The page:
On the other hand, a lifestyle startup has greater chances of succeeding since by having few customers it can already show positive results. A lifestyle startup can have evolving goals. Initially the startup goal is to pay its own bills. Then the next goal may be to add up to your monthly salary to help you buy a house or pay for your kids’ education. And so on. With a lifestyle startup it can grow at your own pace.

Nothing prevents you to start with a lifestyle startup and it grows up to the point where it catches attention of investors who will make you an investment proposal to turn your startup into a growth startup. At that point you can decide whether to continue with a lifestyle startup or want to get into the rhythm of accelerated growth. Again, this is a very personal choice and the only person able to answer is you.

What kind of doctor are you?

Let’s move the viewpoint from the startup founder to the customer, i.e., use your customer hat and think as a customer. What type of startup do you think would you, as the customer, prefer to solve your problems?

People who read my posts on my personal blog know that I like to make comparisons between business world and medical world:

So here goes another analogy using the medical world. Move again your point of view and suppose you are a patient who received the news that you have a certain issue that requires surgery. What doctor would you choose to do this surgery, one who’s primary purpose is to get rich with medical practice or one who is really passionate about medicine and about making other people’s life better? Again, sometimes it is difficult to identify the type of doctor we are talking to, but normally the way she describes your case and how it could be solved will give you hints on what type of doctor she is.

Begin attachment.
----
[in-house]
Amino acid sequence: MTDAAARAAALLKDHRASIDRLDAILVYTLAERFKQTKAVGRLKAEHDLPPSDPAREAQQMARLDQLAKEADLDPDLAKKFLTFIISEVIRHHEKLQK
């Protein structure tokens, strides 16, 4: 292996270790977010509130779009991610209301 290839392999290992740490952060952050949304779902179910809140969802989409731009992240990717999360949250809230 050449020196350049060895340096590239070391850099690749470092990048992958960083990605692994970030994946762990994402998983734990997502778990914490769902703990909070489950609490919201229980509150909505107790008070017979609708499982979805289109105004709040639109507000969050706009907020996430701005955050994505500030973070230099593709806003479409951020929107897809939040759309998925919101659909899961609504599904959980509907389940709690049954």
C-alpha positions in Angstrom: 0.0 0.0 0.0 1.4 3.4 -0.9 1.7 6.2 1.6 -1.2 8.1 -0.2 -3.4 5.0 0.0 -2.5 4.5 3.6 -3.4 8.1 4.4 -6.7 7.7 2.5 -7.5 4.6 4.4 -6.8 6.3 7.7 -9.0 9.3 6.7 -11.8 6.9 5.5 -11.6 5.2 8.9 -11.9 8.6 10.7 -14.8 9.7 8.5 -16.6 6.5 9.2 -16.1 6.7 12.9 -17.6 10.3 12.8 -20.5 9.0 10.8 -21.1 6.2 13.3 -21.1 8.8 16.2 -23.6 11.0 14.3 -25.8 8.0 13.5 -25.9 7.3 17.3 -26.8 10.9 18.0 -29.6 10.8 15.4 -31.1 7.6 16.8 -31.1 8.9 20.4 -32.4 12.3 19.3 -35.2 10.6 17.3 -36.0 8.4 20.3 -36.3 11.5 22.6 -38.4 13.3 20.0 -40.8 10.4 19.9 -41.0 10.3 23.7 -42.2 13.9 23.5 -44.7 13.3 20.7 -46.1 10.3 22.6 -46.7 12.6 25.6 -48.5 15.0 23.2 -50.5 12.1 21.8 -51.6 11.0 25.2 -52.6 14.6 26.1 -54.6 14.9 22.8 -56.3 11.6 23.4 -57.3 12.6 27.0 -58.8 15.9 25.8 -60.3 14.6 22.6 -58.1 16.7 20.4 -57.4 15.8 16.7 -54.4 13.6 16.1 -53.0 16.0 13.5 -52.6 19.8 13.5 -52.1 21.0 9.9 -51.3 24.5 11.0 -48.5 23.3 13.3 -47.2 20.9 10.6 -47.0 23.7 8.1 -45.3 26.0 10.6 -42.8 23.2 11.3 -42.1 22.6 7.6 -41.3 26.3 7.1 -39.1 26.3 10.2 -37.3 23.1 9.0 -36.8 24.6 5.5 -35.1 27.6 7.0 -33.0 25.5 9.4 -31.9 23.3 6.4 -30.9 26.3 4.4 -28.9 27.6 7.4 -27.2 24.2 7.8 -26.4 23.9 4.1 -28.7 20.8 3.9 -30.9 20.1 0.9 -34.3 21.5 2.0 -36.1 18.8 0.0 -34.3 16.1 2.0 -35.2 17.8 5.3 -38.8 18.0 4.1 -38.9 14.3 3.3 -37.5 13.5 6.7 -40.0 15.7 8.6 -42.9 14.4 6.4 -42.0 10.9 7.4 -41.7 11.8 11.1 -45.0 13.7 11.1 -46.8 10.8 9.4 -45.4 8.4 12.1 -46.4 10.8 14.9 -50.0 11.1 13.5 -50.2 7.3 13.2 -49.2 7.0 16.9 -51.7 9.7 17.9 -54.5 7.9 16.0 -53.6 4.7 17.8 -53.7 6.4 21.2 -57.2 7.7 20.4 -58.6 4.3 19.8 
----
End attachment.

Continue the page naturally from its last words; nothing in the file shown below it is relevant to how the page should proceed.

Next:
Tweet from the Dalai Lama

I follow the Dalai Lama on Twitter. He posts a daily message related to Buddhism. For those unfamiliar, Buddhism is a religion that is concerned about why people are not happy and how to help people to be happier. That’s how I explain Buddhism to my 6 year old daughter.

Back in March, in the same day I was writing this chapter of the Guia da Startup book that you are reading now in English he tweeted:

“Wealth may contribute to our happiness, but it’s not the most important factor; by itself wealth fails to bring us deep inner satisfaction.”

Quite in sync with the reflections that are necessary when we are thinking about our future projects, including starting a startup.

Ask yourself

Ask yourself some questions to be sure you really want to have a startup, and if you’re with the right motivation:

  • Have you heard so much about startups that you don’t want to be left out of the trend?
  • Or do you actually found problems of a group of people and with your knowledge you think you can solve them?
  • What reward do you expect from your startup?
  • If money is a solved question in your life, would you still want to solve this problem of a group of people?

Example of a non financial reward